Here we are, dear reader, in this country, in desperate need of goo. “From sea to shining sea” used to refer to the beauty of the land; now it refers to angst, despair, fear, rage, frustration, isolation, loneliness, and profound exhaustion. And it is likely true that wherever you live it is the same. You might not have an election to deal with, but you likely have illness and death and uncertainty and loneliness stalking you. I offer you this goo by way of saying I wish I could make things better for all of us.
Thus far, dear reader, I have coped by writing and by baking, two time-tested strategies for me. They aren’t working any more. A few days ago, we were bloodied once again through the reports of a terror attack on new babies and new mothers. That was one too many for me, awash as we are in grief and fear.
I’ve been sick, as some of you know. Nothing serious, just enough to keep me from being complacent. I don’t know that I had COVID; we still don’t know if my “presumed positive” son had it. We still don’t know much about COVID. “Don’t know” is the only wisdom we have.
Having seen my family only from a distance, unable to touch them, for two months, I think I have a sliver of understanding of what it might mean to die among strangers in Intensive Care.
I am disgusted and exhausted by the flim-flam.
I’m going to step away from the blog for a few days. Each of us has to find ways to stay human in this very dehumanizing time. I am looking for my ways.
Thanks for being with me in my blog. I worry about all of you and hope you endure.
The news makes me rabid. The endless rain makes me squishy in the head. Aging plagues me. And to make the world an even drearier place, our excellent local art supply store has been bought out and now closed by Michael’s. Another valued small business pulverized.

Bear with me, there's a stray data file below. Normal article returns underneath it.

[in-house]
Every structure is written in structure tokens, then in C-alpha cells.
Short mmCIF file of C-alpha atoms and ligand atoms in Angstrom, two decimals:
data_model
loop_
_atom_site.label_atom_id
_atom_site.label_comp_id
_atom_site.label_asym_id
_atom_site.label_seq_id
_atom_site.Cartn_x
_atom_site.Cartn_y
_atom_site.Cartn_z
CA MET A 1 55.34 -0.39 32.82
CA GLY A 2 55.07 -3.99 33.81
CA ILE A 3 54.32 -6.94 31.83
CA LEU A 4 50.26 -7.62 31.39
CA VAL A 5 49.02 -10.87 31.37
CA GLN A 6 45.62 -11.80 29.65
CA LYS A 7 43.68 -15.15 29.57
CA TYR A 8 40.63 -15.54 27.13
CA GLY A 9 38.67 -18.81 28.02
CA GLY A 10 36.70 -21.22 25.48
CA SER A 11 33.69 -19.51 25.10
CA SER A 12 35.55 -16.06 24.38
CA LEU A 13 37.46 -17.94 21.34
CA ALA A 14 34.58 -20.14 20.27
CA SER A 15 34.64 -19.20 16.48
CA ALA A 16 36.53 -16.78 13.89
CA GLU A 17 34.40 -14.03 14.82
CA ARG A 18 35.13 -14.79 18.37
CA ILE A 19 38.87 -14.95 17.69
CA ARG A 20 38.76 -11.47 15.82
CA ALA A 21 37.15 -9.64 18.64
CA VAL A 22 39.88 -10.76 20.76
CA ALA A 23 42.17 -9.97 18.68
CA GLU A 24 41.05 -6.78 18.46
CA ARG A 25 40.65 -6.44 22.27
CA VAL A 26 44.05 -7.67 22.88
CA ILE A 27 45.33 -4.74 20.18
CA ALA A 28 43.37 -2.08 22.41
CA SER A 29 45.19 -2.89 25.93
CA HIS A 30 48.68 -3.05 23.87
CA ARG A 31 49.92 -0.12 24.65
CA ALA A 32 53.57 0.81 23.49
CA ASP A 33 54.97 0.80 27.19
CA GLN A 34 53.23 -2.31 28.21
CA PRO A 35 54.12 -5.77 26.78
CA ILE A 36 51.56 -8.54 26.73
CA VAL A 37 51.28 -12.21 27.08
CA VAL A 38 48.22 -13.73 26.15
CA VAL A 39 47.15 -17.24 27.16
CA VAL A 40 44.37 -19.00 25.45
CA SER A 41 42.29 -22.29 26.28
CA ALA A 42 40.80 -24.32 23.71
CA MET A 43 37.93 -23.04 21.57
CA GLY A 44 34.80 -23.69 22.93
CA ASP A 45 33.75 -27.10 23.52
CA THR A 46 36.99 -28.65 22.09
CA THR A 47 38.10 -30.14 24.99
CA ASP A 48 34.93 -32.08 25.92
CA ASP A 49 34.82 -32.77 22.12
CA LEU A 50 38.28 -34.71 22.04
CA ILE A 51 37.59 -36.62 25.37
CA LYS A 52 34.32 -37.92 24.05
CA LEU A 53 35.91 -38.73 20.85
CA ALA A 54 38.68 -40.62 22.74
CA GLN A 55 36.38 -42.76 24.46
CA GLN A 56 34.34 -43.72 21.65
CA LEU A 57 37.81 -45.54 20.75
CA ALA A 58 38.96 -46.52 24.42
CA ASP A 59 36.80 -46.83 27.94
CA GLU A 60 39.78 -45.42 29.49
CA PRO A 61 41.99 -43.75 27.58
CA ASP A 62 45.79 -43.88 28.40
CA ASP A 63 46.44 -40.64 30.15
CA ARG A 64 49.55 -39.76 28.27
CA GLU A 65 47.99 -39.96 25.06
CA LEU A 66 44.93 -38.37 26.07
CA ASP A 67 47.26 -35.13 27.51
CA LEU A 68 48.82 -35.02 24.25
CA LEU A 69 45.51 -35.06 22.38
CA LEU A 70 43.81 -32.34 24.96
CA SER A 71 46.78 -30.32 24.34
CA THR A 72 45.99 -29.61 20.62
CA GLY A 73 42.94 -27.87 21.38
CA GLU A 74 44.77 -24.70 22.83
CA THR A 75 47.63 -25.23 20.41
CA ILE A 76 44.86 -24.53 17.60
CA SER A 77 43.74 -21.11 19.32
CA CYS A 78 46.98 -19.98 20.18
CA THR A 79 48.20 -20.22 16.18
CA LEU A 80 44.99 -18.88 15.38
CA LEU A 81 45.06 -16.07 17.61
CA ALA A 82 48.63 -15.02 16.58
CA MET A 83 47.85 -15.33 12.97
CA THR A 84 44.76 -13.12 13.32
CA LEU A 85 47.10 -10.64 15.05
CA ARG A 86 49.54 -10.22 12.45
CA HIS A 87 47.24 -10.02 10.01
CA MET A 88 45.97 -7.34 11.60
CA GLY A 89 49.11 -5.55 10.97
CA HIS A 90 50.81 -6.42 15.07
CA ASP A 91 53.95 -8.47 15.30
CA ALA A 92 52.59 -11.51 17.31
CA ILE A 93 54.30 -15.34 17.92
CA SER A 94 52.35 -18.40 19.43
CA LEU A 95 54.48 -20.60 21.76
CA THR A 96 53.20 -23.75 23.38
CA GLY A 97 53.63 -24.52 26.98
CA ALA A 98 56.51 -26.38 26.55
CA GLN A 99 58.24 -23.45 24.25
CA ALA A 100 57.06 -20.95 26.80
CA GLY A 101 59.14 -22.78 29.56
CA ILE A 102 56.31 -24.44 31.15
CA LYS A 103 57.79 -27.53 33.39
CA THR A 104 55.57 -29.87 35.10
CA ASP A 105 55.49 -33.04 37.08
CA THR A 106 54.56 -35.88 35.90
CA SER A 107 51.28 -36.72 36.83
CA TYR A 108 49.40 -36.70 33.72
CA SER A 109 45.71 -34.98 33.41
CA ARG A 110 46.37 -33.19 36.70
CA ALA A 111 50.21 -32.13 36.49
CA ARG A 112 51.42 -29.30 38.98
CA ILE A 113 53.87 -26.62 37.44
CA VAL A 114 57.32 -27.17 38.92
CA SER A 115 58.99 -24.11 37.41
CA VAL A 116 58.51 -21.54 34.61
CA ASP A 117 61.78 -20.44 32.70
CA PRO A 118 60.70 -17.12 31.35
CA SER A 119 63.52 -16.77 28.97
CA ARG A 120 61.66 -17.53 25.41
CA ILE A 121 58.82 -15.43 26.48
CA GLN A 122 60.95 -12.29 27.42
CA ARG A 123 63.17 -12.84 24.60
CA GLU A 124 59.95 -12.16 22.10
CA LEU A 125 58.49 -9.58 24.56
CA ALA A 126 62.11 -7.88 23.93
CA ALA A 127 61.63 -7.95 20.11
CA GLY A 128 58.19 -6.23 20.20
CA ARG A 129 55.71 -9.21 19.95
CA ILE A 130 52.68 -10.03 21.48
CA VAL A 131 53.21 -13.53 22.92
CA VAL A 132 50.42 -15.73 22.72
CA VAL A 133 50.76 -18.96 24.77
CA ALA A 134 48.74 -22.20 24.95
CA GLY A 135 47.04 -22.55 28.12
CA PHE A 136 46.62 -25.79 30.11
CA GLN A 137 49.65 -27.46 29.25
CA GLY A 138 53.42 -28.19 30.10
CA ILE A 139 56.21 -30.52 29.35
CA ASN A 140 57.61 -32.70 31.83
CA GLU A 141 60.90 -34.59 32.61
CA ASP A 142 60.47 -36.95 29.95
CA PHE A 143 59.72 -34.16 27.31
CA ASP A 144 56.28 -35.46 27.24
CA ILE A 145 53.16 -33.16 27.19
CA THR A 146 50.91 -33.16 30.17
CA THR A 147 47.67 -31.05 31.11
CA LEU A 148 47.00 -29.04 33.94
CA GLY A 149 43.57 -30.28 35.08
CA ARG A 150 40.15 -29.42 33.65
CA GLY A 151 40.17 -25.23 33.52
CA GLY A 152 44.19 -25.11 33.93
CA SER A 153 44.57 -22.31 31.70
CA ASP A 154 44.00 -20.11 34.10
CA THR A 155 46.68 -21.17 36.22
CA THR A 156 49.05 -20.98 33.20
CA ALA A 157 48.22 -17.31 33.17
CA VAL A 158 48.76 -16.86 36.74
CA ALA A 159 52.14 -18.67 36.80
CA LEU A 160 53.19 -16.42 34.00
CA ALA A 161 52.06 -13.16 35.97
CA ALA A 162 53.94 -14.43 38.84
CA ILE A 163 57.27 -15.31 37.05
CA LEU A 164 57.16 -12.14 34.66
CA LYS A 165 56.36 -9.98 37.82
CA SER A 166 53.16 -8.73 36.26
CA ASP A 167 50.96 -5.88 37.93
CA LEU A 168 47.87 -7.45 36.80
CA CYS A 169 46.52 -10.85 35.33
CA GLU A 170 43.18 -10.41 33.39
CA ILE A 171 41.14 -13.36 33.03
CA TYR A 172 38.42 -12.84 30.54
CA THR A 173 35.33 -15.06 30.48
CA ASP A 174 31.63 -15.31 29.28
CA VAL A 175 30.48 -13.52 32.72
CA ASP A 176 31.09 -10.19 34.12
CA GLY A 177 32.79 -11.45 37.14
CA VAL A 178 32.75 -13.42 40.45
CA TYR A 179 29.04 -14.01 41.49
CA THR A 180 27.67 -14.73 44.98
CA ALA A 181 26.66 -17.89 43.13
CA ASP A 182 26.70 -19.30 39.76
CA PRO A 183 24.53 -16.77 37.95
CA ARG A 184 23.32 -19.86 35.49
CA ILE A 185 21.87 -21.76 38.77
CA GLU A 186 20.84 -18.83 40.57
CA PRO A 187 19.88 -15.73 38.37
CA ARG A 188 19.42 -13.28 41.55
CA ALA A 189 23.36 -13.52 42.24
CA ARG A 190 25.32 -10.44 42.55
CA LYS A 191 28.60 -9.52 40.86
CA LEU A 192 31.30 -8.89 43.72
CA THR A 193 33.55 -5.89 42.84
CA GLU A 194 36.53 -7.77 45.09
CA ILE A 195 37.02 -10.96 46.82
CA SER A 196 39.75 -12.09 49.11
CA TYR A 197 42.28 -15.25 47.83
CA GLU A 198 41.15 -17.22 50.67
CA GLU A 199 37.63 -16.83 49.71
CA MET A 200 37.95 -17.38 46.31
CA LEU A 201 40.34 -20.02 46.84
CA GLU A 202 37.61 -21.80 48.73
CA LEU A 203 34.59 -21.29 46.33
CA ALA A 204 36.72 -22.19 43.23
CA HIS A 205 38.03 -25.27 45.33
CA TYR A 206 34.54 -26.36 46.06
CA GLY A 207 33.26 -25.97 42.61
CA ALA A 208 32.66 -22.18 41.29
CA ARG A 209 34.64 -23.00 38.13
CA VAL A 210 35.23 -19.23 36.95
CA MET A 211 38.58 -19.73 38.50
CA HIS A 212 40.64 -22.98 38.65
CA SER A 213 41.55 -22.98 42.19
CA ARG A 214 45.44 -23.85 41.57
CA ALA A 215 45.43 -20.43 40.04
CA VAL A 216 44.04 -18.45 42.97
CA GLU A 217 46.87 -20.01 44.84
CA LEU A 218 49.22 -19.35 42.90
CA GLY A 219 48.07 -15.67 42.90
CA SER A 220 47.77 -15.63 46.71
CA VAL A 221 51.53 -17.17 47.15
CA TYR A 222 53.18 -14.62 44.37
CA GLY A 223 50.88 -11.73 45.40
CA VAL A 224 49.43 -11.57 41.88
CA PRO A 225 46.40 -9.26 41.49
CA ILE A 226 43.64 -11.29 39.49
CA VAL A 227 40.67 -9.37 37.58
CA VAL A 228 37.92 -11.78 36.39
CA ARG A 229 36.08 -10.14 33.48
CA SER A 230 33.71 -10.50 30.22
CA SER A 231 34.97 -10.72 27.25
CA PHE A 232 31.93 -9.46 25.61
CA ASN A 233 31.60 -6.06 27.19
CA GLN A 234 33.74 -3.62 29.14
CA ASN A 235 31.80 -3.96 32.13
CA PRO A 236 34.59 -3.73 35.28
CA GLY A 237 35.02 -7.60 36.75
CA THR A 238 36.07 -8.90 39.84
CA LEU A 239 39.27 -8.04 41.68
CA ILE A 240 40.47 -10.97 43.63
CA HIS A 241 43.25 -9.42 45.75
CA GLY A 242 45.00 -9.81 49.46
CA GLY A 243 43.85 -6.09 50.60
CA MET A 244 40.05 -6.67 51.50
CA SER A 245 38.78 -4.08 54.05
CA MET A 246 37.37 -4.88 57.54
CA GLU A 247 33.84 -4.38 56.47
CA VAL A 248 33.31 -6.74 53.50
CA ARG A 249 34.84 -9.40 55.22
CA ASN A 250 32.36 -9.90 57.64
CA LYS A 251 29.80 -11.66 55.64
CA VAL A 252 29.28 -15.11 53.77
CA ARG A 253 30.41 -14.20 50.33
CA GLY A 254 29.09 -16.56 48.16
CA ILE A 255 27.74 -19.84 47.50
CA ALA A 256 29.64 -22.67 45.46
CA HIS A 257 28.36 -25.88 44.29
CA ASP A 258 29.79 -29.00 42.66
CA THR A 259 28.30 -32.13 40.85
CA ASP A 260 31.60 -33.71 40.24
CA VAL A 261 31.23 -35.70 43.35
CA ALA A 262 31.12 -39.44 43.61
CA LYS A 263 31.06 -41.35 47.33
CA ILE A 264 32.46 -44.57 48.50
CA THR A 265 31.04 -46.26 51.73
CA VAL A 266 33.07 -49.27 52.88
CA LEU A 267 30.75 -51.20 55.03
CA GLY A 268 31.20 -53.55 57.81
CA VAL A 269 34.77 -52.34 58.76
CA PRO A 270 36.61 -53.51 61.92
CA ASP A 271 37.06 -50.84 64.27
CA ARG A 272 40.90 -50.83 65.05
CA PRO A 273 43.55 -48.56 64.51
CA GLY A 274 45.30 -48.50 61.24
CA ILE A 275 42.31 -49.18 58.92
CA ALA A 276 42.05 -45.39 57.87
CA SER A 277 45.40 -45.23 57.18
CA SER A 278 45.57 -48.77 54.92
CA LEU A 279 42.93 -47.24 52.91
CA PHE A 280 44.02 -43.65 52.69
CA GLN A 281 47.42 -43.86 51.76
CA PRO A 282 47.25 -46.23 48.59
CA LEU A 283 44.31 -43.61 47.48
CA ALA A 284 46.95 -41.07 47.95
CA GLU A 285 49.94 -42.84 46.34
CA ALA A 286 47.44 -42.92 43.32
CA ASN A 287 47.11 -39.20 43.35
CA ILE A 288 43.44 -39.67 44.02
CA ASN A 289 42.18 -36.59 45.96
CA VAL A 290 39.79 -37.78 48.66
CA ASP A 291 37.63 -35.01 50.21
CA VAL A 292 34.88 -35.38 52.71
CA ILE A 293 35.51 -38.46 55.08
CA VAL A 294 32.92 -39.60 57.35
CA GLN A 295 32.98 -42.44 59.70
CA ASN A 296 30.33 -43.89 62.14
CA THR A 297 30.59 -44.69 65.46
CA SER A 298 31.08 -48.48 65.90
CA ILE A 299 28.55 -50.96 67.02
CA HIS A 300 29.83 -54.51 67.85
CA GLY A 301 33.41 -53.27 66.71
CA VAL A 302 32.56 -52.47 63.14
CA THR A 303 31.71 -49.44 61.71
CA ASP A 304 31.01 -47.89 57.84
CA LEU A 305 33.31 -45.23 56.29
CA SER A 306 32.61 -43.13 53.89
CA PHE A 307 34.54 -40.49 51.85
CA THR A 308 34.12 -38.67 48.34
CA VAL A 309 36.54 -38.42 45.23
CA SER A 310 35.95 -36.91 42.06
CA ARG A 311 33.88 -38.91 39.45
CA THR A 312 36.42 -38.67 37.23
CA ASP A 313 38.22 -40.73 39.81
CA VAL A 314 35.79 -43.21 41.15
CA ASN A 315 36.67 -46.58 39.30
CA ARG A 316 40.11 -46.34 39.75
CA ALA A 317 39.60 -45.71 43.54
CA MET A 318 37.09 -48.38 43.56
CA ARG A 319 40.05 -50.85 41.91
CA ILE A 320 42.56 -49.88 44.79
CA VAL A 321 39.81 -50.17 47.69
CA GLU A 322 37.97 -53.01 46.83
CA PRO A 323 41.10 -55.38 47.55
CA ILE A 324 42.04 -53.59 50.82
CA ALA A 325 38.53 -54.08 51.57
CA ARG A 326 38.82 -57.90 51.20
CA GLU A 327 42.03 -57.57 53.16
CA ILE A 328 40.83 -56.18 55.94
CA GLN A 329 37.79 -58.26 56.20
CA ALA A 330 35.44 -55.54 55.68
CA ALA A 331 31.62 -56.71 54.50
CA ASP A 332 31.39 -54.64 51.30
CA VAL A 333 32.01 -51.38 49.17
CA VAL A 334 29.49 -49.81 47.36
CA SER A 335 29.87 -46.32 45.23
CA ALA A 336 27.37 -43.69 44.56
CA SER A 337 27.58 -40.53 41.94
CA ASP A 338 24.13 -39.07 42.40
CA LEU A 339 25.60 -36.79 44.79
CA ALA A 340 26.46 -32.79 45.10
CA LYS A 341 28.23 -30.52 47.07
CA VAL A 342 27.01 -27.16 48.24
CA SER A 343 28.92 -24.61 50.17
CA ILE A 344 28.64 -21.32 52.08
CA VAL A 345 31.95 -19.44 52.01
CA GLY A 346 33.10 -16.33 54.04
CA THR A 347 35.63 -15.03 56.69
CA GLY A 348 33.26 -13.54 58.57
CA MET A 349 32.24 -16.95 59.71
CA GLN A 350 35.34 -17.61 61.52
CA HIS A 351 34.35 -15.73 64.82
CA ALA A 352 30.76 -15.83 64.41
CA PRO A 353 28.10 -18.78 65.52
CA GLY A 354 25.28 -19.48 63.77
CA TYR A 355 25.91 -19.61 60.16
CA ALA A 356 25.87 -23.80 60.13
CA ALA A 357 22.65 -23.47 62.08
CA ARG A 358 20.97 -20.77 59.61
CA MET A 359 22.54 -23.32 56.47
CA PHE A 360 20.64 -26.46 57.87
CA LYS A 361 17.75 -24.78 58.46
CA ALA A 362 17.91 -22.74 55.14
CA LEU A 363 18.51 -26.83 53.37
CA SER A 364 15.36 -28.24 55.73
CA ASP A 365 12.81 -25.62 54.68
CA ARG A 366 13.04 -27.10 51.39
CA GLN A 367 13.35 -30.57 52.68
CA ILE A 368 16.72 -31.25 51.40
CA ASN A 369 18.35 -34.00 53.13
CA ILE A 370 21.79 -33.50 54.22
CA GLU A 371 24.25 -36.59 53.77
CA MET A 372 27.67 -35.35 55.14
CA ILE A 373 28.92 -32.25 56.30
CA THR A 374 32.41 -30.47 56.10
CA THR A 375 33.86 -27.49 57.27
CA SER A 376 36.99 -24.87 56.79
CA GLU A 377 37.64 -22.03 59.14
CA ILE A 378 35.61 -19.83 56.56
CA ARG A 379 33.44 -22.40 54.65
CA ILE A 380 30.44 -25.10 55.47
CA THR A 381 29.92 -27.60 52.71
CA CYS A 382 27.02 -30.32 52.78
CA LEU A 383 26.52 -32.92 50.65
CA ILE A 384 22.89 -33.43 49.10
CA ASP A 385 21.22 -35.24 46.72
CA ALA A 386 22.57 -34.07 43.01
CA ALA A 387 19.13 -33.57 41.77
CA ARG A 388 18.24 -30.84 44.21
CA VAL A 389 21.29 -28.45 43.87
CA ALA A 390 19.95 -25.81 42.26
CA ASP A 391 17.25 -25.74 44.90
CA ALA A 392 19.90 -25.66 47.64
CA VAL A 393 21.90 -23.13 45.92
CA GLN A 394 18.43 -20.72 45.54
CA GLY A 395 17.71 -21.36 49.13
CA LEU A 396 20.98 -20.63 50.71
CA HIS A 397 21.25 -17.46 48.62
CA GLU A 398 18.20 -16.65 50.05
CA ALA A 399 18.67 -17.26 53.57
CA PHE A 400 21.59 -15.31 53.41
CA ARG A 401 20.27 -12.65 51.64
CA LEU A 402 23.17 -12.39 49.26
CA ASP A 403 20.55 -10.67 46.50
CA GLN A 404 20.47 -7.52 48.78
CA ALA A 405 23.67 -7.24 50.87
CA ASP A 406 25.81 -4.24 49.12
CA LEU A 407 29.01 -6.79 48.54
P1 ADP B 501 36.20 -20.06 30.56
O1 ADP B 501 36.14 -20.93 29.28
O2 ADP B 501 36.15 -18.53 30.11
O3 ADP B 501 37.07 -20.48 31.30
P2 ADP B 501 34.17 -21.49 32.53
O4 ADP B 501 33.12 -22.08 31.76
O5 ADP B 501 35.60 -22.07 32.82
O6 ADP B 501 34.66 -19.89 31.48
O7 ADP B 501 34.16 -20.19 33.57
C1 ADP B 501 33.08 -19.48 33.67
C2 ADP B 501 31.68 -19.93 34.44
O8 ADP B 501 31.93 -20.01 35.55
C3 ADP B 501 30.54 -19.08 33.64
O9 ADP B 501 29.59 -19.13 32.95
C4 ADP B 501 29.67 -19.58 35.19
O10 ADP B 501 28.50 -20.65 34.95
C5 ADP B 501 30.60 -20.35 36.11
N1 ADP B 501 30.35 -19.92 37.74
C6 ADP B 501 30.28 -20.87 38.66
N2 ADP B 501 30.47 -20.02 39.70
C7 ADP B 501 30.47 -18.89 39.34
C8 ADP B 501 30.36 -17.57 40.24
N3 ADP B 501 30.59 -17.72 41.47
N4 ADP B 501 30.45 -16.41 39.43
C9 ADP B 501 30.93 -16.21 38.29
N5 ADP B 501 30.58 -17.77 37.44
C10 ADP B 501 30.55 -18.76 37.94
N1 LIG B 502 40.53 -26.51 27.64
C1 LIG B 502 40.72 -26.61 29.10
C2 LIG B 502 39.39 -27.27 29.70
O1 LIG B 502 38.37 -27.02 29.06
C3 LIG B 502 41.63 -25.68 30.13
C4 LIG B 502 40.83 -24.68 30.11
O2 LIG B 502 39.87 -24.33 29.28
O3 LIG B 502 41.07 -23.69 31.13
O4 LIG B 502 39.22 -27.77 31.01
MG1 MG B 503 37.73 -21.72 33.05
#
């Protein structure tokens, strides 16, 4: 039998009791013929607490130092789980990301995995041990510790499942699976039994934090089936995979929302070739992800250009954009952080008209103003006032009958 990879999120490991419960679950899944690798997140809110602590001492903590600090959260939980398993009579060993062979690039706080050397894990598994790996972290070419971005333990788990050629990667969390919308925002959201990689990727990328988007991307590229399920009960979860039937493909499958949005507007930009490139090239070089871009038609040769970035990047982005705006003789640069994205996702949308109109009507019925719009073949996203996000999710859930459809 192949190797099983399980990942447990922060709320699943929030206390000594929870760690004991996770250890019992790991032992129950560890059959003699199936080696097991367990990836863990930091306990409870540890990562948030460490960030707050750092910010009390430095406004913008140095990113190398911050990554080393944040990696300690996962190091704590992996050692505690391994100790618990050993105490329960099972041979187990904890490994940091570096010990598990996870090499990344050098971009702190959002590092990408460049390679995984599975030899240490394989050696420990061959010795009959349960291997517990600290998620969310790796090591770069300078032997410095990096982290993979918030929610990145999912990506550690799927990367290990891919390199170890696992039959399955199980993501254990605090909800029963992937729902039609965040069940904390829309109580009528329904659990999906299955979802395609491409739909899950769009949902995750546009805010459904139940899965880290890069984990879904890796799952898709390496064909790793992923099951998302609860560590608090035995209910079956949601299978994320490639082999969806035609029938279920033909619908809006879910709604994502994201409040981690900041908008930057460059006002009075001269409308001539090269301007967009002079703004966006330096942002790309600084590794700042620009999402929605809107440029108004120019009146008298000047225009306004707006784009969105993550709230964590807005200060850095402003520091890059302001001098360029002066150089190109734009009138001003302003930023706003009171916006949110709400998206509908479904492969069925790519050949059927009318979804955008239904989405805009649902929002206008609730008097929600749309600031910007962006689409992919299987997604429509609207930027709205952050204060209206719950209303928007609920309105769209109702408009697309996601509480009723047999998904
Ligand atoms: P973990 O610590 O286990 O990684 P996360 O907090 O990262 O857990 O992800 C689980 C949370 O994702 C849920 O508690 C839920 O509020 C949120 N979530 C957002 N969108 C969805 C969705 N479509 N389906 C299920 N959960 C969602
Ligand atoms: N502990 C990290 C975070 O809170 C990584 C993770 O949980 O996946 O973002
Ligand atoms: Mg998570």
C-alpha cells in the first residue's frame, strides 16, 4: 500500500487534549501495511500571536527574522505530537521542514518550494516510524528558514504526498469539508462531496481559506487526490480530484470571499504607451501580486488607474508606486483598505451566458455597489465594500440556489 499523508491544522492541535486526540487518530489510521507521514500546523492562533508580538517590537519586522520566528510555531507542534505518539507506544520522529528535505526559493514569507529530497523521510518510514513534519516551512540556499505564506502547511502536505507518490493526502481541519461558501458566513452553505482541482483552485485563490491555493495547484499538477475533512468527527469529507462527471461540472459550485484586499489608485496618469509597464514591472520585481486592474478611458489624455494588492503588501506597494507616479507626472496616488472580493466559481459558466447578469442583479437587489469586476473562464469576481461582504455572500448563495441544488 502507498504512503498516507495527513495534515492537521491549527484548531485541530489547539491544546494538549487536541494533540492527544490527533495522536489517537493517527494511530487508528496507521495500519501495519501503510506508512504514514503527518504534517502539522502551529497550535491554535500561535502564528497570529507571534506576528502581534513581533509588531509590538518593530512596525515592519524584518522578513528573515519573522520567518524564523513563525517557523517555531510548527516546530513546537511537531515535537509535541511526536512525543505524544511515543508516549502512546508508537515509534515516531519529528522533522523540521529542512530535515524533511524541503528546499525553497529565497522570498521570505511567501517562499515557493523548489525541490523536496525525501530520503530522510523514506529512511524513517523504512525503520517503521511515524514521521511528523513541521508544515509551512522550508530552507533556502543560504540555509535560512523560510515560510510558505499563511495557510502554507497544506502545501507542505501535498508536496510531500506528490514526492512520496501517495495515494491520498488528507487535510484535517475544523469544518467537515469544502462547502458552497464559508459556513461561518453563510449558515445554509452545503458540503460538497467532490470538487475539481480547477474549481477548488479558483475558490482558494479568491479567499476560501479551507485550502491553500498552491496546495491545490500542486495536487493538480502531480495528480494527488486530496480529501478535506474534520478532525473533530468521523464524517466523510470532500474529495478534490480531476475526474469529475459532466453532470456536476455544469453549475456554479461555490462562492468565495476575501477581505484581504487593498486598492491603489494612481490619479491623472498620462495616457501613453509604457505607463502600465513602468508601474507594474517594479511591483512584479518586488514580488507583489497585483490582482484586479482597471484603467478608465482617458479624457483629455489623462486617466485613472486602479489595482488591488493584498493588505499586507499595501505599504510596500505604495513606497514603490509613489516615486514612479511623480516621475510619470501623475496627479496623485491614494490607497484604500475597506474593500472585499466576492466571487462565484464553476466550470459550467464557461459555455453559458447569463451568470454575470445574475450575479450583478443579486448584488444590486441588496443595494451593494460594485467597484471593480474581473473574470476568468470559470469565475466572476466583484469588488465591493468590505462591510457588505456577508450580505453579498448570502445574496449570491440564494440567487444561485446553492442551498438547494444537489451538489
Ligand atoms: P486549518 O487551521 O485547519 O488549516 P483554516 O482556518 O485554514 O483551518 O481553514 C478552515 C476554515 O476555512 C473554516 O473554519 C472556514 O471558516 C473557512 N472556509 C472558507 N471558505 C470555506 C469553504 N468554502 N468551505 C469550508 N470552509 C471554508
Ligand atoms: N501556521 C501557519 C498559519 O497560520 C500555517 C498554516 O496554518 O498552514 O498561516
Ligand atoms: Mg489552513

I dwell in the doldrums. My only hope is cookies. There is no other way to find good in the world.
In my childhood I learned about the good in cookies. Mom and Grandma O’Hern were cookie-bakers. Not that they didn’t bake other things, but they were believers in cookies, and thank goodness. A cookie fits in your hand so much more easily than a piece of pie or cake (though it’s quite possible to eat either from the hand if you aren’t too fussy).
Besides, there was “Raggedy Ann in Cookie Land,” one of my all-time favorite stories. Cookies that walked and talked and lived in a cookie house? You’d think such things would keep me from ever eating another cookie, but it didn’t work like that. It just added to the magic of cookies.
Maybe you also, dear reader, are driven to the doldrums by the news and by trying to deal with losses and worries in your own life. So I offer you my most favorite of favorite cookie recipes, my drug of choice, my portal to Nirvana. It is based on the old (not the current!) recipe for “Vanishing Oatmeal Cookies” on the Quaker Oats lid.
Better-Than-Phoebe’s Oatmeal Cookies
1 C. butter (no substitutes)
1 C. firmly packed brown sugar
1/2 C. granulated sugar
1 t. plus a tiny dribble Penzeys vanilla
1 1/2 C. all-purpose flour
1 t. baking soda
1/2 t. salt
1 t. plus a pinch of Penzeys Korintje cinnamon
a few grinds of fresh nutmeg
3 C. Old-Fashioned Quaker Oatmeal (don’t be generous)
1 C. dark (not golden) Sun-Maid raisins
1/2-1 C. chopped dates (the best are the ones you chop yourself)
1/2 C. Heath toffee bits without chocolate (my grandchildren’s brilliant idea)
Whisk dry ingredients together. Beat butter and sugars, then add eggs and beat some more. Mix in vanilla. Add dry ingredients and mix well, then the oatmeal, raisins, dates and toffee bits. Dough will weigh a ton.
If possible, refrigerate dough at least overnight. Bake at 350 for about five minutes, then turn cookie sheet and bake another four minutes or so, depending on your oven. Cool on wire racks. Makes lots but never enough.
These are called “Better-Than-Phoebe’s” because of the episode of “Friends” wherein Phoebe says her oatmeal cookies are the best so she doesn’t bake them very often because it’s not fair to the other cookies.
I mention brand names so you will know exactly what I use.
If you want really chewy cookies, add coconut. Dark chocolate chips are another acceptable addition. However, such additions risk changing the nature of the oatmeal cookie, and that is unseemly to purists.